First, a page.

Second point is different : you don't consider that any of the stats don't scale with ifself (except for haste from different effects, but most of the concern is haste from gear with is additive). When going from 0% to 1% haste, you indeed increase your throughput of 1%. But if you go from 50% to 51% haste (from gear), then your throughput increased only from 1% of your "unhasted" throughput, that is the throughput you have without any haste from gear. Your going from 1.5*BaseHPS to 1.51*BaseHPS, which is only 0.66% relative increase.
The same is of course valid for crit and spellpower (and applies to haste for sequence that I stated in the first part of the post).
This "diminushing relative value" means that stacking only one stats is usually counter-productive, except if the stats has from the beginning a very clear lead in value (as hit for dps, or spellpower for PW:S spam).
Going too far down the rabbit hole is academic for healers, but a rough real world example can be seen in discipline priest timing BT, penance and flash heal. As their haste goes up, the need to conserve BT procs in order to both speed up penance and FH drops (it doesn't go away, obviously). At some lvl of haste on gear, the cast order becomes somewhat irrelevant. Clearly at that lvl of haste you would be substituting GH for FH, but I hope the point is made.
If I may be so bold as to make this thread about the relative value of haste, spellpower, and crit (which it really already was despite the title), I'd like to elaborate on the following point (emphasis added).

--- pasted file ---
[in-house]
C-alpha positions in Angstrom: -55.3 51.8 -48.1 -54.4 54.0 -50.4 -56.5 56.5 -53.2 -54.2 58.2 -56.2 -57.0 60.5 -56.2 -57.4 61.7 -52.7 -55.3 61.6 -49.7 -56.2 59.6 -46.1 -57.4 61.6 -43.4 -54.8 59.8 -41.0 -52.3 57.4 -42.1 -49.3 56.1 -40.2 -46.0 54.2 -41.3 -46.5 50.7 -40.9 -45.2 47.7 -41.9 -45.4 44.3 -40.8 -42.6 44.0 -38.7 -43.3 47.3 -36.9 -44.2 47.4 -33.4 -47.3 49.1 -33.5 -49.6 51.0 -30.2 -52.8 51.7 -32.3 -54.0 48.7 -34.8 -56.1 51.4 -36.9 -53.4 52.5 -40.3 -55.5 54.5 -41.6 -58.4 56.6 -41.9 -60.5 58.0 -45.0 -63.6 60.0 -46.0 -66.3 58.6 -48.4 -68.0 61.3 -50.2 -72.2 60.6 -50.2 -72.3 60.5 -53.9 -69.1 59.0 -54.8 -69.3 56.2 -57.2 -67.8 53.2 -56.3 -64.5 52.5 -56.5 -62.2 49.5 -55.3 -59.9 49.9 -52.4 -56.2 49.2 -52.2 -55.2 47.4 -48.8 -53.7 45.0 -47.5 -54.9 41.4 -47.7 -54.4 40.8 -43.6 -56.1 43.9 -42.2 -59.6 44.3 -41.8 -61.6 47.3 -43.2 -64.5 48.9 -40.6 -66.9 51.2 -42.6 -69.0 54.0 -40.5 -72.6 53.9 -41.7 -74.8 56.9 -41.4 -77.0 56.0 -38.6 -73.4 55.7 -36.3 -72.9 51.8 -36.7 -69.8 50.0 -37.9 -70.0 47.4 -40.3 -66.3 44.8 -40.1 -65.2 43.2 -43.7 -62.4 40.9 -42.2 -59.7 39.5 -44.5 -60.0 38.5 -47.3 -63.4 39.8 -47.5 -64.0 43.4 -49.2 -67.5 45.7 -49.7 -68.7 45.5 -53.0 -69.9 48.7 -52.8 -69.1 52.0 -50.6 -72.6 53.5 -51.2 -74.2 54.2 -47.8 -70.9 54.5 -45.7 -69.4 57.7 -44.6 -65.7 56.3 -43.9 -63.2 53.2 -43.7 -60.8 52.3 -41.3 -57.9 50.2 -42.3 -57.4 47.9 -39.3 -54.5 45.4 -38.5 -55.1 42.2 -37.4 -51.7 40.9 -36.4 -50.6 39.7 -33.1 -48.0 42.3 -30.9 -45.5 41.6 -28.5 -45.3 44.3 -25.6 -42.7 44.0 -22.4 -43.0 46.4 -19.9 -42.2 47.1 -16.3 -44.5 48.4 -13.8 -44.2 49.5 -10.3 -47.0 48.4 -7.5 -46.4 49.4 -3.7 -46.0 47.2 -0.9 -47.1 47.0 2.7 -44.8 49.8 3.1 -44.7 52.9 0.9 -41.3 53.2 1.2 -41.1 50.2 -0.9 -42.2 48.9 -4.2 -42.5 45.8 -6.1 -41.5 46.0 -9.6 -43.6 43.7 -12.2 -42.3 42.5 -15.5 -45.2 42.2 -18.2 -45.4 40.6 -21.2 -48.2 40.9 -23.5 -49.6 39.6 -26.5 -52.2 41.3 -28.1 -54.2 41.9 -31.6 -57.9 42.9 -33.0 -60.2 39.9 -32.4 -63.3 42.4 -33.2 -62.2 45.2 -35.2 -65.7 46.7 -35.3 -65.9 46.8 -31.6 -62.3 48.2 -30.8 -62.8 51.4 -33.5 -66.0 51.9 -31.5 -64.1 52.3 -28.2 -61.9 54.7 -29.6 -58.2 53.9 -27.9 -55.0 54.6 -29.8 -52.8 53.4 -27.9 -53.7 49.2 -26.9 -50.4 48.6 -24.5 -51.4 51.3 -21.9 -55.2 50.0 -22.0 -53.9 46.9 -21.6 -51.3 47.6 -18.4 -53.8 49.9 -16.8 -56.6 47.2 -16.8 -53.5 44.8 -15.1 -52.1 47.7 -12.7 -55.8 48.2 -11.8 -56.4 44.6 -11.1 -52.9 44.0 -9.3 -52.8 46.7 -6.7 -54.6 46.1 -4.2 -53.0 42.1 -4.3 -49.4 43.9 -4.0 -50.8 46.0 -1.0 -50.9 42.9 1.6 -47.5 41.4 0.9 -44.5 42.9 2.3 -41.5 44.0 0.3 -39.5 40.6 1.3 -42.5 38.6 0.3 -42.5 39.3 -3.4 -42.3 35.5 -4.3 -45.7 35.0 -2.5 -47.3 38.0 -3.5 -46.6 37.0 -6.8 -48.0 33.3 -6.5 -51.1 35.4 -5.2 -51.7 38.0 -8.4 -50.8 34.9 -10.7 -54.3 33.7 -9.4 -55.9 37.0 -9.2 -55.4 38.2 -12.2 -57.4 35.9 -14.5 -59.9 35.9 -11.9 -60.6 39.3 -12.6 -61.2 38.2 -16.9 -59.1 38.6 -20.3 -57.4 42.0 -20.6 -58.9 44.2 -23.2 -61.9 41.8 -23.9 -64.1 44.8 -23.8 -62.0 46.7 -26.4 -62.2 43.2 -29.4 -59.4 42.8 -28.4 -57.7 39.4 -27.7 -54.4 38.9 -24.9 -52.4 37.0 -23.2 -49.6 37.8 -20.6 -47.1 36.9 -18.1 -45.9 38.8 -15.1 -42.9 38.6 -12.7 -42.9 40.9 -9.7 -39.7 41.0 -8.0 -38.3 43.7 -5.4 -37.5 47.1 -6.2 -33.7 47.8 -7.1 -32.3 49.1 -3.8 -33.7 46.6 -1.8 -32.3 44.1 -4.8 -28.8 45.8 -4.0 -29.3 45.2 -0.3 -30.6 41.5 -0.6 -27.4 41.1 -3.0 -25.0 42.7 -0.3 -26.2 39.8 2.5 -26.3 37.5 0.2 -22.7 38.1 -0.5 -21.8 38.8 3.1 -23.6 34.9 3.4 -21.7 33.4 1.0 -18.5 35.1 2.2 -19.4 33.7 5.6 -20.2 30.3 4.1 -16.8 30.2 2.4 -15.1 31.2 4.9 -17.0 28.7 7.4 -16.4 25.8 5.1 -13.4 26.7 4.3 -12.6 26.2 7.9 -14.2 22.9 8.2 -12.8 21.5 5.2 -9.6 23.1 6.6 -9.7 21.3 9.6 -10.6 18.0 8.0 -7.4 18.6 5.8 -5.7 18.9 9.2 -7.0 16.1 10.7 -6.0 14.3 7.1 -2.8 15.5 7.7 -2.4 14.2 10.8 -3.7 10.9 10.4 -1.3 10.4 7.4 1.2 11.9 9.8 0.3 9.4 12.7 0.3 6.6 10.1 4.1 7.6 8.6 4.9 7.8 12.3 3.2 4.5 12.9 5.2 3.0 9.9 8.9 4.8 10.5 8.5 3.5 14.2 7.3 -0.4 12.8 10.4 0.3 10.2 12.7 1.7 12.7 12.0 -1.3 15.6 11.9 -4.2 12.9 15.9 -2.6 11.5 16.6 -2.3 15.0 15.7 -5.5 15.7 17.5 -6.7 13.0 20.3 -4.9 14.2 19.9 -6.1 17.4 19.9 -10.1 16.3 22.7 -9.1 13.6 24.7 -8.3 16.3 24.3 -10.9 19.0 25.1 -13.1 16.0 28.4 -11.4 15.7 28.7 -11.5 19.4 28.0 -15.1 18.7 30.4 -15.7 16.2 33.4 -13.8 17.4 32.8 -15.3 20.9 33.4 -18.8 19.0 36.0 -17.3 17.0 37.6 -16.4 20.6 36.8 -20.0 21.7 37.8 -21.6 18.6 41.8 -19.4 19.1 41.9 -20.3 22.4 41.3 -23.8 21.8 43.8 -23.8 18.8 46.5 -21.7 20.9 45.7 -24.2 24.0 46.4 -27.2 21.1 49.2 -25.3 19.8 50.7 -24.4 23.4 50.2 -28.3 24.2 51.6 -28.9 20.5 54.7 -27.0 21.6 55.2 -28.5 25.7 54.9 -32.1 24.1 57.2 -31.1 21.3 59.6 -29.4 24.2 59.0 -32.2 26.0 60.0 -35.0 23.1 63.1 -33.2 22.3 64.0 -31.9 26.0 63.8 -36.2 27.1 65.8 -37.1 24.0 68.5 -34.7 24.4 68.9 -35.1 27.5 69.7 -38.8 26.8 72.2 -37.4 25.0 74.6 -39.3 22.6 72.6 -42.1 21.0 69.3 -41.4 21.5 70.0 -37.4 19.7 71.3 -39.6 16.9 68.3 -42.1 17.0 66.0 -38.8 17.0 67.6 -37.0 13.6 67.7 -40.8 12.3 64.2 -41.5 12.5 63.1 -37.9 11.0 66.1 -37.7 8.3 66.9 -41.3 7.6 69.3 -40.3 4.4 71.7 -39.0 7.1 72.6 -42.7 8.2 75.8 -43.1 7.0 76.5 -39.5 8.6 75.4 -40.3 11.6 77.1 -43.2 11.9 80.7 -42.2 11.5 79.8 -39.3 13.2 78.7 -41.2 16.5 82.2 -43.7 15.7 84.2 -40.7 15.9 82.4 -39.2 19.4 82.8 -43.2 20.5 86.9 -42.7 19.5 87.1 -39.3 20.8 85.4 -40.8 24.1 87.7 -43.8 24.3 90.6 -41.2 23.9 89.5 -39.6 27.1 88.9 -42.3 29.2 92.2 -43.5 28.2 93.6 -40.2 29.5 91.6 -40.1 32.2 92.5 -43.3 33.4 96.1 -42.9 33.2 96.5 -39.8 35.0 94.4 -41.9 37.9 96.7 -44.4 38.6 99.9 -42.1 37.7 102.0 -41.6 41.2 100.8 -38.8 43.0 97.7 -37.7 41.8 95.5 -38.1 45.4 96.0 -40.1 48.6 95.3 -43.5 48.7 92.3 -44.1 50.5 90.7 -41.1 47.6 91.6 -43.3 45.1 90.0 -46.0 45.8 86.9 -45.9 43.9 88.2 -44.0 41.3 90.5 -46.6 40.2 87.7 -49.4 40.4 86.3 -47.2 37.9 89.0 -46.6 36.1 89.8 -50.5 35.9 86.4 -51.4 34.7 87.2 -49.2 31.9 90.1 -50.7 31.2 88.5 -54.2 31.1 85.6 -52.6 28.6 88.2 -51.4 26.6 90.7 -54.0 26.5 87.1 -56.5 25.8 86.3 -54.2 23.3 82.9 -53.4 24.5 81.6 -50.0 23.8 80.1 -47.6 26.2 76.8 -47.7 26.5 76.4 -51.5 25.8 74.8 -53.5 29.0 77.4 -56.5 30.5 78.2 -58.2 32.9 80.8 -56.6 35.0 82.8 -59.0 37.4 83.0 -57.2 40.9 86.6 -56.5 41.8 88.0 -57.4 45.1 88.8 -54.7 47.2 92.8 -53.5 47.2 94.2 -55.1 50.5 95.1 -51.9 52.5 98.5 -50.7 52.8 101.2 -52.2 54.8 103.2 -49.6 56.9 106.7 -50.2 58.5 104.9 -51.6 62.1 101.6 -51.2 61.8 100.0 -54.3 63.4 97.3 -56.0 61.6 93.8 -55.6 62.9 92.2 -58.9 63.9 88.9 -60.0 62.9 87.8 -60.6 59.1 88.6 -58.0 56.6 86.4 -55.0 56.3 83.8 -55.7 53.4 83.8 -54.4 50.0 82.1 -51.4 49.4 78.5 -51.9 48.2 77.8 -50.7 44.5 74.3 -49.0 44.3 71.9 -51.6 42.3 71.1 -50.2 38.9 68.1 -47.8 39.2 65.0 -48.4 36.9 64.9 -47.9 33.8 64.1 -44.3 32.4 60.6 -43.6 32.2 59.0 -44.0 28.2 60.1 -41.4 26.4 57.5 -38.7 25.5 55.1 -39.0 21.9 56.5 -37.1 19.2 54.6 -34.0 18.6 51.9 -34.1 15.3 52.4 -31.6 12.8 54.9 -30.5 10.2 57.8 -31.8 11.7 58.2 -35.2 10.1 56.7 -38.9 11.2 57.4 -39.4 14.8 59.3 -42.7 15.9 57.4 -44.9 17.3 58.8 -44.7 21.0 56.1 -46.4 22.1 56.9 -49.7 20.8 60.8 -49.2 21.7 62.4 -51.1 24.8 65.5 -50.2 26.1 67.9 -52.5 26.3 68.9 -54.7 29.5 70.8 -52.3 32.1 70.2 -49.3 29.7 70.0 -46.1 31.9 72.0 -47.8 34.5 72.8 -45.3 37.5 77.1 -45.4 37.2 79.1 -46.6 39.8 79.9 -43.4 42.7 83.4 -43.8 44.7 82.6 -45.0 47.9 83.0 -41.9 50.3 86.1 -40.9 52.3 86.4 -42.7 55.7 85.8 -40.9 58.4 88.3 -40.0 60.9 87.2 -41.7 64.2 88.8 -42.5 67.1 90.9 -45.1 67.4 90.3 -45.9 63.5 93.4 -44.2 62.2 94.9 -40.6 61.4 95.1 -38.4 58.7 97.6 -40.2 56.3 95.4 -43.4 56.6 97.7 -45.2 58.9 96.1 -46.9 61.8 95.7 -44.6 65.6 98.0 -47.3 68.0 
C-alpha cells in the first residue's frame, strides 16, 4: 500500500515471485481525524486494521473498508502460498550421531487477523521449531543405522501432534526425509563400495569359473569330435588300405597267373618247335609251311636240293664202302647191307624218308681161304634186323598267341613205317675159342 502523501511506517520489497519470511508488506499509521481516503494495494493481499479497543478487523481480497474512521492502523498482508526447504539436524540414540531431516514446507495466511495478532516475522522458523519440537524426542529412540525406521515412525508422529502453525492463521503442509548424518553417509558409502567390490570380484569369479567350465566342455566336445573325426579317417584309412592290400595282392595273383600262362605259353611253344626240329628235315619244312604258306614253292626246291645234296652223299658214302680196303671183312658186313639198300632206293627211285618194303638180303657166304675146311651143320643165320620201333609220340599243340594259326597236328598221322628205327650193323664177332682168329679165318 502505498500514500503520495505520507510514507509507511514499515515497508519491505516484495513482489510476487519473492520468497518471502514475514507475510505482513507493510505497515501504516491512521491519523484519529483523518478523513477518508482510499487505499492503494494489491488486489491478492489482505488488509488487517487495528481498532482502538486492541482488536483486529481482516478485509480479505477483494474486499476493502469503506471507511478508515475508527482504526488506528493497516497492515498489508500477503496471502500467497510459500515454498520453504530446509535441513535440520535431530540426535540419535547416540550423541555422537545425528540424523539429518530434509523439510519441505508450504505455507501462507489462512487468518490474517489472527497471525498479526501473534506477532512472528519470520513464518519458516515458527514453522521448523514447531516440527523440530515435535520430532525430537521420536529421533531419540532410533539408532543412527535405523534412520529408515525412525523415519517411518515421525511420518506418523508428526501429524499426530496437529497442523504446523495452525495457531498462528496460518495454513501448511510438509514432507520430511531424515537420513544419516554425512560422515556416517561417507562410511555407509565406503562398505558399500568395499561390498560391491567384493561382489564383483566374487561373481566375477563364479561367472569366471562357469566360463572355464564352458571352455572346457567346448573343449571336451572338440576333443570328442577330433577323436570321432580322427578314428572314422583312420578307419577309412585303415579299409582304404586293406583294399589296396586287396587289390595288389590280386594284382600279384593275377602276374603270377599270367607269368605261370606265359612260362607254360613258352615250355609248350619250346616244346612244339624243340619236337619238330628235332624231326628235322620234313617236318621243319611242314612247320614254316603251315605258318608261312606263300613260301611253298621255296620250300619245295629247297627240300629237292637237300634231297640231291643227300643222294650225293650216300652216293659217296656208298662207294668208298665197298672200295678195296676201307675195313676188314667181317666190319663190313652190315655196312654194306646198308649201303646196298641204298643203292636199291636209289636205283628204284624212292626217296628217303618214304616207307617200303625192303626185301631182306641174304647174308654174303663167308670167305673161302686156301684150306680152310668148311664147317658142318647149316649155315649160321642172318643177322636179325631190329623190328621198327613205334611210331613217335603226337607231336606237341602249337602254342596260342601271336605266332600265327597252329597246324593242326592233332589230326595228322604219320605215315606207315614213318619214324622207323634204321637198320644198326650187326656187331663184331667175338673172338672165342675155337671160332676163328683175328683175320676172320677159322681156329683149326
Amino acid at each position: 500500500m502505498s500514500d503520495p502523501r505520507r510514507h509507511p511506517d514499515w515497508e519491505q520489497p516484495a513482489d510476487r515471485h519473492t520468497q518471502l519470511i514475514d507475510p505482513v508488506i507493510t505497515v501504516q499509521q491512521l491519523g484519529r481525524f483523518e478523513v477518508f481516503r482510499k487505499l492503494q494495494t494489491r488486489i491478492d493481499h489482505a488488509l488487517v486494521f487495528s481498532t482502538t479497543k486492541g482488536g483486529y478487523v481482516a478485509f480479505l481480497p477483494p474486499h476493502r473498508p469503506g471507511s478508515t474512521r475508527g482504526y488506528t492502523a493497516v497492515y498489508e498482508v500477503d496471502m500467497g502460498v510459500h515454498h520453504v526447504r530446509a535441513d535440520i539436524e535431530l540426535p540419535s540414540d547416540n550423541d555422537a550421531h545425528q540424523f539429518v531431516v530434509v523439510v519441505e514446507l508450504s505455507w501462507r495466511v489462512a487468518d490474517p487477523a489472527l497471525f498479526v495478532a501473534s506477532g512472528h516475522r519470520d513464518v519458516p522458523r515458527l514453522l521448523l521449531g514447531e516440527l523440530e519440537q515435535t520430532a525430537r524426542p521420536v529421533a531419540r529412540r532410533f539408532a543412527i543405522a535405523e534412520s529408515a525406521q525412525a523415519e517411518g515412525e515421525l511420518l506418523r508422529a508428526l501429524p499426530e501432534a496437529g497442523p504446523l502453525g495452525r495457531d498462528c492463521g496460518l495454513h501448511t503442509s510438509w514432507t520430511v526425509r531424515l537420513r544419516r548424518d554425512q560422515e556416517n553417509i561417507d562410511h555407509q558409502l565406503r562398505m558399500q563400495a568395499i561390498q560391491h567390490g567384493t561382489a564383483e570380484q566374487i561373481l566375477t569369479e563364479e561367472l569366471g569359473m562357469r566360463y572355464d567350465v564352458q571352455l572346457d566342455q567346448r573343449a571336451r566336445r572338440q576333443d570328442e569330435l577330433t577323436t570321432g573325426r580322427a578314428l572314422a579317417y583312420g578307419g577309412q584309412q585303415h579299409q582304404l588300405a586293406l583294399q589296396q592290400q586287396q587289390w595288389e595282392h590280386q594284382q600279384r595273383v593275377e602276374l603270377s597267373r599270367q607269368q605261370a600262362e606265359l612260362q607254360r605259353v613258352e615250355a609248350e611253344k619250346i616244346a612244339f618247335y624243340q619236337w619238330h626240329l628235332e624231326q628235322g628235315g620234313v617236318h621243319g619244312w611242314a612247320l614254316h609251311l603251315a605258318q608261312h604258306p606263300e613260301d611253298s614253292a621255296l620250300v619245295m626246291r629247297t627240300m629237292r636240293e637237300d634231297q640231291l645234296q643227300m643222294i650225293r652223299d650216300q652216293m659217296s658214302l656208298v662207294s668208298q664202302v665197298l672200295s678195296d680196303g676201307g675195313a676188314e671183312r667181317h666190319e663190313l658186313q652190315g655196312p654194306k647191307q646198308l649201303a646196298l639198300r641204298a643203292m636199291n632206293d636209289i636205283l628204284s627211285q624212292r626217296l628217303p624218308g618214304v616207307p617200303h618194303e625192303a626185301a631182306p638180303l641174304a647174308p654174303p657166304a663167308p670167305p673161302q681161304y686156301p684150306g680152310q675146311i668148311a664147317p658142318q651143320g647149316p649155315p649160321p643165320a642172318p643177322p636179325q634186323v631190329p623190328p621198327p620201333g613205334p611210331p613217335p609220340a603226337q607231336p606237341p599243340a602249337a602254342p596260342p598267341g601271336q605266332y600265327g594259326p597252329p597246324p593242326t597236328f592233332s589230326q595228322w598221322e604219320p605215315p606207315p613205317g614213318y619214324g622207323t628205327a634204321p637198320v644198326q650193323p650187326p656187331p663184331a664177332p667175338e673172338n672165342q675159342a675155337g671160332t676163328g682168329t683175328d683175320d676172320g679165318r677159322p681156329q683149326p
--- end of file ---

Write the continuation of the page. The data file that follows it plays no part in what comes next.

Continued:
The argument for haste on holy priests and the one I would like to make for crit on disc priests is that players don't frequently die from heals being too small, but rather from one not landing between big hits. Consider this parse as a test case. The tank put on an avoidance set (60% dodge + parry if memory serves) and tanked Razuvias. Note how DA shoots to the top of the effective healing. This is because in a fight with high, spiky, and unpredictable tank damage the shields will almost always be consumed. Additionally, when we consider that it is the spikes that generally kill tanks rather than sustained damage, these empirical considerations become more important relative to throughput calculations. The hit at 23:47:52.541 (only time Ardent Defender procs) which hit the tank for 37k after 32k was absorbed serves as an example. Without a cooldown, no amount of throughput would save the tank from such a hit.
As for attempting to quantify the throughput effect of crit for the disc priest, this can be done simply by considering the percent of overhealing a and assuming a constant rate of overheals:
Disc: (1-a)(1+0.5) + 0.45
This can be normalized for the standard rate of overhealing as:
((1-a)1.5 + .45)/(1-a)
For a value of a=0.42, an admittedly anecdotal value from one of my recent ICC runs, this give a bonus of 127% rather than the 95% above. This goes to 134% with the [Revitalizing Skyflare Diamond], which becomes valuable when we consider that these haste vs. crit vs. spellpower discussions are typically conducted with the understanding that mana regeneration is already irrelevant, thereby making regen metas ([Insightful Earthsiege Diamond] and [Beaming Earthsiege Diamond]) likewise irrelevant.
On a side note, I couldn't find the line in your World of Logs parse, but 32k absorbed on a single hit? DA caps at 10k, plus another 8000ish from PWS still leaves you 14k short. Even if someone had the proc from the legendary it caps at 10k, so still short of 32k. How was that 32k absorb possible?